By Megan S. Willman
It feels like just last week I had two baby boys in my house who needed constant care and attention. Somehow they are now 17 and 14, and I’m counting every moment I get with them as a gift. If you have children in your life, I know you appreciate how quickly time passes. Every child is a true treasure.
I’ve always enjoyed children, but as I’ve gotten older, I appreciate their innocence and potential even more. Recently, I learned about a volunteer opportunity that allows caring adults to give a voice to children who may not be able to advocate for themselves. In Kentucky, more than 7,000 children live in foster care, and each child’s case must be reviewed twice a year to ensure their needs are being met.
Kentucky statute mandates that every county have a Citizen Foster Care Review Board, a group of court-appointed volunteers who work together on behalf of the children with a goal of decreasing their stay in foster care and achieving a permanent home for them. I recently spoke with three individuals who taught me about board volunteers’ responsibilities and the training they receive. They are C.J. Howard, current chairperson for the Franklin County Citizen Foster Care Review Board; Beth Lucas, current chairperson for Frankfort and 25-year volunteer; and Dolores Smith, supervisor for the Department of Family and Juvenile Services.
As Beth commented early in our conversation, “Every child deserves a forever family where someone will remember their birthday, will ask questions and will be happy to have questions asked of them. Each child needs a place to go and call home.”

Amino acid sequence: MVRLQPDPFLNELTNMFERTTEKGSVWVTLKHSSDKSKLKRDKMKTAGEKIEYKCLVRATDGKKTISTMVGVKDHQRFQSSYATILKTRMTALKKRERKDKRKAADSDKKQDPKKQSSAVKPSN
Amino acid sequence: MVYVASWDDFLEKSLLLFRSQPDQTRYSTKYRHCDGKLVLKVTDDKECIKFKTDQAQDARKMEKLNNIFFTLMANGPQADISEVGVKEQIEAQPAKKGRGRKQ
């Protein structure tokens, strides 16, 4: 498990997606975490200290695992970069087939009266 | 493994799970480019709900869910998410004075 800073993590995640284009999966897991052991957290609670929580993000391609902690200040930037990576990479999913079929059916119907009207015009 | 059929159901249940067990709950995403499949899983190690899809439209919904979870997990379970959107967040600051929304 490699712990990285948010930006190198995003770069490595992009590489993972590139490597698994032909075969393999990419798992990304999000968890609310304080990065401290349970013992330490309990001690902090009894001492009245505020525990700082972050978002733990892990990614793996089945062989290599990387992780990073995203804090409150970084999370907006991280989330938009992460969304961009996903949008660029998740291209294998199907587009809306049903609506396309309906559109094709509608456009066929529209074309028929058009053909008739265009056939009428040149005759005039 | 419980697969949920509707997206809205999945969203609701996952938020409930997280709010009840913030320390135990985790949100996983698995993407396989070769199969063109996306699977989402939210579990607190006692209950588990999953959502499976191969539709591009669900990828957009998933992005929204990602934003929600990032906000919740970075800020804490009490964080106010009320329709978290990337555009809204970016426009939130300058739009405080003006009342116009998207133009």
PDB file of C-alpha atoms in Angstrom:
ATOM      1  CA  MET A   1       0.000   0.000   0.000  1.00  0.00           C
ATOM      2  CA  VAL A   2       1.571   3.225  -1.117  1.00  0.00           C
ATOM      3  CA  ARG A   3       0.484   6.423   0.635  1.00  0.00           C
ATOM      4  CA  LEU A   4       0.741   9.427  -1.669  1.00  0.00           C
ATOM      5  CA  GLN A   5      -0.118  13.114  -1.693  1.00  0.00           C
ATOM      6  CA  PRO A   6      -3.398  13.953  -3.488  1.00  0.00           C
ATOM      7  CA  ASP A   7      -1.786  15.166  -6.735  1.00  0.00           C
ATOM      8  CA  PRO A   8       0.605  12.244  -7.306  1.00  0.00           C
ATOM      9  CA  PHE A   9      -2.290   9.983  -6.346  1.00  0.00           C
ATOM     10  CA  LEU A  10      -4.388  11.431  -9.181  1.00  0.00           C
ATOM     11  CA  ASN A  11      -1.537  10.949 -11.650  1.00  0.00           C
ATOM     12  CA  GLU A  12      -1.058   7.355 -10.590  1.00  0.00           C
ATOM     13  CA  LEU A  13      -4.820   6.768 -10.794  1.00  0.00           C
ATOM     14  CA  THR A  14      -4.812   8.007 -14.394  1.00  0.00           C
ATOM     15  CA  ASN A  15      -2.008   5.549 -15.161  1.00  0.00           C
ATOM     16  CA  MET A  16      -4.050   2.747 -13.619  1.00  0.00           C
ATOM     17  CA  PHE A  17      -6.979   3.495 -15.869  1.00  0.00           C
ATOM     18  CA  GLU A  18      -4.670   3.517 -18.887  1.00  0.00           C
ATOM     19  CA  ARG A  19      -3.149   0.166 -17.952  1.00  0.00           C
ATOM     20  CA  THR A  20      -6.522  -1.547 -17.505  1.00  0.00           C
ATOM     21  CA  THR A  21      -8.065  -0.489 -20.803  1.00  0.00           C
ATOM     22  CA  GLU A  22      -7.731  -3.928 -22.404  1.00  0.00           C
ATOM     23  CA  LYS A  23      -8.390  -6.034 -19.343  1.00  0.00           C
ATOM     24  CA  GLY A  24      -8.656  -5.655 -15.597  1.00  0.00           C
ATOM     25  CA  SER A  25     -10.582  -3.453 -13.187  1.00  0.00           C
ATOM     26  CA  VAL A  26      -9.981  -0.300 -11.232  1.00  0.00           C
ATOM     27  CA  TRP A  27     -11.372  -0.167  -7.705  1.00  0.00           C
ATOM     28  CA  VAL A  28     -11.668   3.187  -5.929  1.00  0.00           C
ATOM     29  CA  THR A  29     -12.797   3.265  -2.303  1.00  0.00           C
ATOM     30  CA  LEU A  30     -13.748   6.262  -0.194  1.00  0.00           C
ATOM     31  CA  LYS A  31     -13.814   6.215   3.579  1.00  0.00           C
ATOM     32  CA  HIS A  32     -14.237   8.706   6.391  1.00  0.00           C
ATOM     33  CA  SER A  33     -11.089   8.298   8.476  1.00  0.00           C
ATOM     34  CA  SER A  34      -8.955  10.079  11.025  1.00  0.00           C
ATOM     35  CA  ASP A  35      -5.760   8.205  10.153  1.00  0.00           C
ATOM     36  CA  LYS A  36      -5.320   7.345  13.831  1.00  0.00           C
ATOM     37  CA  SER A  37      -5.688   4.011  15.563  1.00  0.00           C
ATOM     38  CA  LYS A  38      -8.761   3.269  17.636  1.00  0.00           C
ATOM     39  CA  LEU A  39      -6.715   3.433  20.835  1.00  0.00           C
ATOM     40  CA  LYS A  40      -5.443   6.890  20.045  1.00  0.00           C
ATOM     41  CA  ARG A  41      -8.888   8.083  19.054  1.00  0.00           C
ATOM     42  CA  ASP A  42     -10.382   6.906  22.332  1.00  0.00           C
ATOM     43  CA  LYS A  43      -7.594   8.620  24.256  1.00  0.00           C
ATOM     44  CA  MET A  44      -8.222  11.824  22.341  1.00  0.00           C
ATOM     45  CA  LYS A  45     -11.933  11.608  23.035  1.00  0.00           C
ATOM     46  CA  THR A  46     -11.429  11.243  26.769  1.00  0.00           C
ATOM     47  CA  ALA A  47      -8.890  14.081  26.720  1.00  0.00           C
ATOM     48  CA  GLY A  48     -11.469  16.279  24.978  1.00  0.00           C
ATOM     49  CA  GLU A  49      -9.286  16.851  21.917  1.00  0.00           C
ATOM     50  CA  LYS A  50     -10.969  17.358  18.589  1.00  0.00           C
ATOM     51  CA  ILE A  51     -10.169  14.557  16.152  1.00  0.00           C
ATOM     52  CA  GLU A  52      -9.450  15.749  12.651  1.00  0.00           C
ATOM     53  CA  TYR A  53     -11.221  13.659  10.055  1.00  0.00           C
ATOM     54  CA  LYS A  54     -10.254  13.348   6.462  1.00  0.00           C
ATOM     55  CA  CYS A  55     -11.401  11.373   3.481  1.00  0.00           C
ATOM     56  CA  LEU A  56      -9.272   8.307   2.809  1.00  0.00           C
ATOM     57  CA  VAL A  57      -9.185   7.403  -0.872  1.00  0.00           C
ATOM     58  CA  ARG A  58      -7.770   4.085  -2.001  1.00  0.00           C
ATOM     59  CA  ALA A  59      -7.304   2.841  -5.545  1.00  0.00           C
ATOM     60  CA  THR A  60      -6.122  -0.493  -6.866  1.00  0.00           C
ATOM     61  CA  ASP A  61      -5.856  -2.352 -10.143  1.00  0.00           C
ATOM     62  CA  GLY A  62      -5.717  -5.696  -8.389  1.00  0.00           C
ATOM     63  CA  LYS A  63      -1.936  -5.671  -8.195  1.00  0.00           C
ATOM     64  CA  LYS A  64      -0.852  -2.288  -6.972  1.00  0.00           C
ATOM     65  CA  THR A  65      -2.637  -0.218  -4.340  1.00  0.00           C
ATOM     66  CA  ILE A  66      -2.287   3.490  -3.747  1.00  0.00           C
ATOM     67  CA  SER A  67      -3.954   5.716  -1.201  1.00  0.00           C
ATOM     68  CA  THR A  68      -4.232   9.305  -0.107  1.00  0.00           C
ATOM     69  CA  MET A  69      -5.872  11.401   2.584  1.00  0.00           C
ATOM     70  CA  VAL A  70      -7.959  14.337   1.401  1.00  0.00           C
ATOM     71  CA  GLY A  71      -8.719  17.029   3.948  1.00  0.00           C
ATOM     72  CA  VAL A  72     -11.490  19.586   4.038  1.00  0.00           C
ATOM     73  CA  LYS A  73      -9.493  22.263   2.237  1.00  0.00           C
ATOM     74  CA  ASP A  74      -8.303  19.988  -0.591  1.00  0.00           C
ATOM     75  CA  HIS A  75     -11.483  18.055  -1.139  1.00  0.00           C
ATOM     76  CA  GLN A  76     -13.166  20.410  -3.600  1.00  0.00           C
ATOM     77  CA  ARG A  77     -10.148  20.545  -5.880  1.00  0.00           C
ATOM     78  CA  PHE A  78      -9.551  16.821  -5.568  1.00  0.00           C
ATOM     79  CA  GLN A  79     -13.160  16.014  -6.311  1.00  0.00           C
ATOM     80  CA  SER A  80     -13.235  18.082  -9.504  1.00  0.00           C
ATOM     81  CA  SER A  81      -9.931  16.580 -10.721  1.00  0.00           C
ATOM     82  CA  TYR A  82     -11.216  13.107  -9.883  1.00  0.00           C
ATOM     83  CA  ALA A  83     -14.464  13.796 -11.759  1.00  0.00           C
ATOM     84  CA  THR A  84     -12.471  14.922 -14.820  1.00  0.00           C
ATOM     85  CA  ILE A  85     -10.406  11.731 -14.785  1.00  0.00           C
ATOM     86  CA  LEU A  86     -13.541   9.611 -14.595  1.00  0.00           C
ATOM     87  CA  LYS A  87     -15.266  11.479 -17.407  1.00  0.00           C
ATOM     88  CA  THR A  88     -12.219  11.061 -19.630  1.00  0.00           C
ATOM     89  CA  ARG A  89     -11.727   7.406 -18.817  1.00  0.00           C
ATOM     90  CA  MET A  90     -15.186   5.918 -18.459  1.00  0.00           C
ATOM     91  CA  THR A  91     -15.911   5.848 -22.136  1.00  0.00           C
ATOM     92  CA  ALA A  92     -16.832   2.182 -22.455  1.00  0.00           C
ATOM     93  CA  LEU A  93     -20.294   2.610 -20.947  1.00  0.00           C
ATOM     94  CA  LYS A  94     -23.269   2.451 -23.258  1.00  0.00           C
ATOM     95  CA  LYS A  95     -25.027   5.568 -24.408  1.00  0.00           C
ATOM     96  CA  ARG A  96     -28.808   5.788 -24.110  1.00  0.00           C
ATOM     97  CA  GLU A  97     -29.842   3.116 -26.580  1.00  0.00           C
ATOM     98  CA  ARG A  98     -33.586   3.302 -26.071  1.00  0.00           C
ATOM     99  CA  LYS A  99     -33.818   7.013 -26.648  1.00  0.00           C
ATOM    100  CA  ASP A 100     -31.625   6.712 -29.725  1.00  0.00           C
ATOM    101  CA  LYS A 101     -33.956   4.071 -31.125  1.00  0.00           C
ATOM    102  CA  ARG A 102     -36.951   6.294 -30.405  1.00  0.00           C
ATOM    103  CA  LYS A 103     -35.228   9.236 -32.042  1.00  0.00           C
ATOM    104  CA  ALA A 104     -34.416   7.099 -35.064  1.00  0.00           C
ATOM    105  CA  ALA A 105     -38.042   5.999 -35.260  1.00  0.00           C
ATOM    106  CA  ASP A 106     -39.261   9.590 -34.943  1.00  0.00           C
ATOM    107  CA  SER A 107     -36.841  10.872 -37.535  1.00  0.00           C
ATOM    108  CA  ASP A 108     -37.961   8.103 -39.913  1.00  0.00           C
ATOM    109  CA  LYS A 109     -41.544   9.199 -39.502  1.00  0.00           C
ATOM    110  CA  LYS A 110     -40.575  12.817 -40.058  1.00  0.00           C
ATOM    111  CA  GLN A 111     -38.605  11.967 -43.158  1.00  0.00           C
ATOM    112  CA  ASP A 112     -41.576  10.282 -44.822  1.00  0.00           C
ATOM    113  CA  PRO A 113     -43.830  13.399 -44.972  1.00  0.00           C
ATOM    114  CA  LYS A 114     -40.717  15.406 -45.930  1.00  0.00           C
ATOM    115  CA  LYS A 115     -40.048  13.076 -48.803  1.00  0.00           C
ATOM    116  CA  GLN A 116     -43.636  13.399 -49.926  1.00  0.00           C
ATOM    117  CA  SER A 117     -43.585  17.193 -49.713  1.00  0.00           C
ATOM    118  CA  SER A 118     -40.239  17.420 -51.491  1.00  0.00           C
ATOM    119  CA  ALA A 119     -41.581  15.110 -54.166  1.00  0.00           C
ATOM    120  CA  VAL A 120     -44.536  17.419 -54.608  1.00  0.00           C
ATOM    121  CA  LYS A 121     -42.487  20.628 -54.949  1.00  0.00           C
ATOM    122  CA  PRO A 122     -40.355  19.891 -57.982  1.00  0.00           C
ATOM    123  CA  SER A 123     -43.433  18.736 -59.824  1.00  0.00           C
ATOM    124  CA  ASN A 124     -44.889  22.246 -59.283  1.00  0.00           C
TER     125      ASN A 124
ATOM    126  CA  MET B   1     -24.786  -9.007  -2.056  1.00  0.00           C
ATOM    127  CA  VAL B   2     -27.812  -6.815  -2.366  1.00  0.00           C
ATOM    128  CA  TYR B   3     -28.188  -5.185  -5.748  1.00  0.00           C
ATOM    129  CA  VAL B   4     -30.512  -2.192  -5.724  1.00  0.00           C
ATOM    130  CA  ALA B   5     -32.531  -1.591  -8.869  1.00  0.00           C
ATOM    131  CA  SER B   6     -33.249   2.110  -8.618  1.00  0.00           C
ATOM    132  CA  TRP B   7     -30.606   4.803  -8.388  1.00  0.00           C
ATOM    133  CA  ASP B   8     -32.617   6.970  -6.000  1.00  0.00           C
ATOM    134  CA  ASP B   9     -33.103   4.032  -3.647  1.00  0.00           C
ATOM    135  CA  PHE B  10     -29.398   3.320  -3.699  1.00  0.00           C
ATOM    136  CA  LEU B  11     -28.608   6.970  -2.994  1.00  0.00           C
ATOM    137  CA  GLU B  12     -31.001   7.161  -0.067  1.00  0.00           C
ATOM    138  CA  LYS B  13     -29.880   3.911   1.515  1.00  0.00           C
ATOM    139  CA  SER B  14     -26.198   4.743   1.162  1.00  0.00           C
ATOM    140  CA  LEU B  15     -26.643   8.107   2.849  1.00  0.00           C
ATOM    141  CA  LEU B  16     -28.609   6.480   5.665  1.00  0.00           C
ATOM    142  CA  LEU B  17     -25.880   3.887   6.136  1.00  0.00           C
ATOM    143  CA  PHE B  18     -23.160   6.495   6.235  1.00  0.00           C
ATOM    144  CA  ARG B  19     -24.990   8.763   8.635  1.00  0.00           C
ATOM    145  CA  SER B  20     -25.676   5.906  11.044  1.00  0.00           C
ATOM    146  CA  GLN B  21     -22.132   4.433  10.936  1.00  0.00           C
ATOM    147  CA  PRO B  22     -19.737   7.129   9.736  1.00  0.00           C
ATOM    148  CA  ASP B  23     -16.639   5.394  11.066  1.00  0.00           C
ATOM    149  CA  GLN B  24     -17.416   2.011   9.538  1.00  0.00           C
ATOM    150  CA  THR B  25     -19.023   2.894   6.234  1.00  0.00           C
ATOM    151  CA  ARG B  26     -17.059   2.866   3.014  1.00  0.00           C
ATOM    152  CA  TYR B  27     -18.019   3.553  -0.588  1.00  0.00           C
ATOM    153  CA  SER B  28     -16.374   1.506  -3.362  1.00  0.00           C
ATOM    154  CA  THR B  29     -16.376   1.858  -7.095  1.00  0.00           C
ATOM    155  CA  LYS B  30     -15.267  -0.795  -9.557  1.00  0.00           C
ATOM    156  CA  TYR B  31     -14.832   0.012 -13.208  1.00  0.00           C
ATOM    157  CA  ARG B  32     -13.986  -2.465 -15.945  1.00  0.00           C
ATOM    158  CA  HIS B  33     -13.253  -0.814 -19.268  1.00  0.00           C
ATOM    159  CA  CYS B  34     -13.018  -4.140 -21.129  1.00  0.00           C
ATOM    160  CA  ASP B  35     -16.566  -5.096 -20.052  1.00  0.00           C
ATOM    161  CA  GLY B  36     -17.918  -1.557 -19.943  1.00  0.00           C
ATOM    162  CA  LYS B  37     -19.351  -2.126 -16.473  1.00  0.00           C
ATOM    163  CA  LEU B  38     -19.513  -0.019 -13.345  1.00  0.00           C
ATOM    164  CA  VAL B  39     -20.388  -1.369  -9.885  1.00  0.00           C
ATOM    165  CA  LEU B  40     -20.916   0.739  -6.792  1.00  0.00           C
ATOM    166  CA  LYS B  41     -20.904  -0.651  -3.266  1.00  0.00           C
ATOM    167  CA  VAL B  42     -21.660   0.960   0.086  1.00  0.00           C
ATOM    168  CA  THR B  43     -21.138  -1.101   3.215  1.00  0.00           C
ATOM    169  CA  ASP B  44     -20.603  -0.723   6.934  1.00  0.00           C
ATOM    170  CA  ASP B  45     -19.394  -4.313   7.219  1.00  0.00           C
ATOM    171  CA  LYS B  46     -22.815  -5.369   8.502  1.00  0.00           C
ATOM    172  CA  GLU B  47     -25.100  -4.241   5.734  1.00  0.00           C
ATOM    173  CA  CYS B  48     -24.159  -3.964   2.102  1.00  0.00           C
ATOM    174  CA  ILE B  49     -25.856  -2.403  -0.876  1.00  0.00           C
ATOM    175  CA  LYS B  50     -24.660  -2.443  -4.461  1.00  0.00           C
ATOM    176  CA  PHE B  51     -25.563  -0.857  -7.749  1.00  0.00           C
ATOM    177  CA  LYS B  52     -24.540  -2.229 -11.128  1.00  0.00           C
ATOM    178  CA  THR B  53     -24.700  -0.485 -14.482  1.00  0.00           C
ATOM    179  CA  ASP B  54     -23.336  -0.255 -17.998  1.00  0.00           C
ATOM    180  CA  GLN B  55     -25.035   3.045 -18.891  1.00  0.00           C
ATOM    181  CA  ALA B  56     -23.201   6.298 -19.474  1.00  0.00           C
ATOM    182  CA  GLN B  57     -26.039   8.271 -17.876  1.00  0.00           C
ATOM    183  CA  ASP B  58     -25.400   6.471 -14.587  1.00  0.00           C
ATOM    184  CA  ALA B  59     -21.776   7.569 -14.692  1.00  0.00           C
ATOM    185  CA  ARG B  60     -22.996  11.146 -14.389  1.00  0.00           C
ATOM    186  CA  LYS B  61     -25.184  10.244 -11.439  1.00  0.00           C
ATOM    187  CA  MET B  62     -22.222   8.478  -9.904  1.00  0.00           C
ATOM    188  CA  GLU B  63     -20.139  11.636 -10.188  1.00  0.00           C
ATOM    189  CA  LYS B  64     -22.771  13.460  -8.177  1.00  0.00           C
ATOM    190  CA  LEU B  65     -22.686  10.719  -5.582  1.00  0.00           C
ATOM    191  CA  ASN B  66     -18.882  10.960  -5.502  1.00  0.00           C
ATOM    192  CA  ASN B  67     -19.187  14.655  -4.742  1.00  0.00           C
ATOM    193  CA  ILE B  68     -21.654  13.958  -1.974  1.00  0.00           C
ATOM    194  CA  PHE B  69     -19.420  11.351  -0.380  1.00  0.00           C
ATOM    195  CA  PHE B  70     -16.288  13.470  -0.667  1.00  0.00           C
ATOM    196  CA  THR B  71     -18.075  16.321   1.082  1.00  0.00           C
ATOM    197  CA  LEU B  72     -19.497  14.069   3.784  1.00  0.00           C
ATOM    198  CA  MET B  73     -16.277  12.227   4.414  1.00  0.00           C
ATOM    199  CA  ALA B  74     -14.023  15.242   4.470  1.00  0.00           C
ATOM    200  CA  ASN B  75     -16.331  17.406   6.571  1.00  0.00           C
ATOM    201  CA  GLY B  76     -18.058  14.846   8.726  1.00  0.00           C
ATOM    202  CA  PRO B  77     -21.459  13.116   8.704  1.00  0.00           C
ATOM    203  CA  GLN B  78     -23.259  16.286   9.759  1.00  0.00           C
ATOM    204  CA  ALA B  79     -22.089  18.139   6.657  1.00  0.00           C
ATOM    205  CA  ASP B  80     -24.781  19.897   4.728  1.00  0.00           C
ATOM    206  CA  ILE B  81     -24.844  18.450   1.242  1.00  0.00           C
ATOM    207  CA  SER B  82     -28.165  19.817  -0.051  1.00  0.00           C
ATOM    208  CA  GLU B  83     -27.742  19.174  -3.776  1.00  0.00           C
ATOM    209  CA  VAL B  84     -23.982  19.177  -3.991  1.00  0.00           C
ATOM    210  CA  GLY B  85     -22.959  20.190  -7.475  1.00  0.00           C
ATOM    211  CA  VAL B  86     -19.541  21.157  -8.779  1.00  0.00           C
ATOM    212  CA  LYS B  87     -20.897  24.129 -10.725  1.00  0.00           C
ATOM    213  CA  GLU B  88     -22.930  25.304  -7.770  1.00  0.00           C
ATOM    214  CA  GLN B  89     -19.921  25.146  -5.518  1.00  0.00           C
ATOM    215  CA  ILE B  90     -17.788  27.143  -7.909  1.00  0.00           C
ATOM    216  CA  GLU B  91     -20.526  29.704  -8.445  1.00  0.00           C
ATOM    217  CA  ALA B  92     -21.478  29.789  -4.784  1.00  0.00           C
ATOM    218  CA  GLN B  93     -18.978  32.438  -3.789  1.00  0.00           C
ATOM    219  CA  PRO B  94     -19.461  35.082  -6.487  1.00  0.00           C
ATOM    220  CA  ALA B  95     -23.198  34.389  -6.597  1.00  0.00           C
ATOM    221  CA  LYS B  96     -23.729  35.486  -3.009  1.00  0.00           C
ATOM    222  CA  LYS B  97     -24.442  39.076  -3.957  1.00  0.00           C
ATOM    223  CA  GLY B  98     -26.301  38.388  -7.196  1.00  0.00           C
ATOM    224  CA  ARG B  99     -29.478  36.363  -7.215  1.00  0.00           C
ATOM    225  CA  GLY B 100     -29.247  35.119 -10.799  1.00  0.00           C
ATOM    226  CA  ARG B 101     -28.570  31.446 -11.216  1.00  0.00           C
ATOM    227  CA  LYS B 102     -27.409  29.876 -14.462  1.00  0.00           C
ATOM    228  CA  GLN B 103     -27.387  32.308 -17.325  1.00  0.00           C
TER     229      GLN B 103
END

The need is great. In Jefferson County alone, there are more than 900 children in foster care. Numerous review boards, each with about three to six volunteers, meet once a month to oversee the children’s cases. Boards meet monthly on a regular schedule (i.e., every third Tuesday or every last Friday), and volunteers can choose to join the board that meshes best with their own schedule.
Each month, the board submits its findings and recommendations to the judge who will make a ruling about progress in the case. The goal is always to work toward returning the child to his/her birth parents. When that is not possible, the secondary goal is to work toward a permanent home for the child. The hope is to make the child’s stay in foster care as short as possible. “We are the eyes and ears for the judge, providing the info he/she needs to make an educated ruling on behalf of the child,” Beth says.
Yes, this is critical work, but one does not have to be a foster care professional in order to serve. Additionally, every volunteer undergoes a one-day training that covers the basics of the board’s responsibilities. Dolores has worked in the field for 20 years and trains volunteers in preparation to serve. I asked her what the board looks for in volunteers, and she replied, “The first thing we look for is someone who is interested in the general well-being of children. That’s a necessity. But if we have a diverse group of volunteers, each can bring different levels of knowledge and experience. We tend to see retired teachers, nurses, psychologists, attorneys, social workers, and university students. Adults who were previously in foster care can provide a unique insight as well.”
C.J. told me why she continues to serve as a volunteer: “It’s very satisfying. One of the most important things is ensuring the children are safe and their needs are being met. We look into the future and see these kids in a safe place, making sure they don’t fall through the cracks because this is our future.”
After meeting with these women, I was interested in helping out myself. I wondered if I could participate since I live in Indiana. As it turns out, volunteers can be from any county or neighboring state.
Dolores concluded our conversation with a summary of the need for volunteers and the tremendous difference those volunteers can make. “In the 20 years I’ve done this work, I’ve witnessed time and time again the positive impact these volunteers make on children in foster care,” she says. “The need is ongoing, and we never cease to see positive impact. Volunteers on the boards are truly the voice for these children. If you think about the lives of these children, the volunteers on our board may be the single point of continuity in their lives all the way through the system. It’s an opportunity to truly make a difference.”
Are you volunteering in the community? What issues are important to you?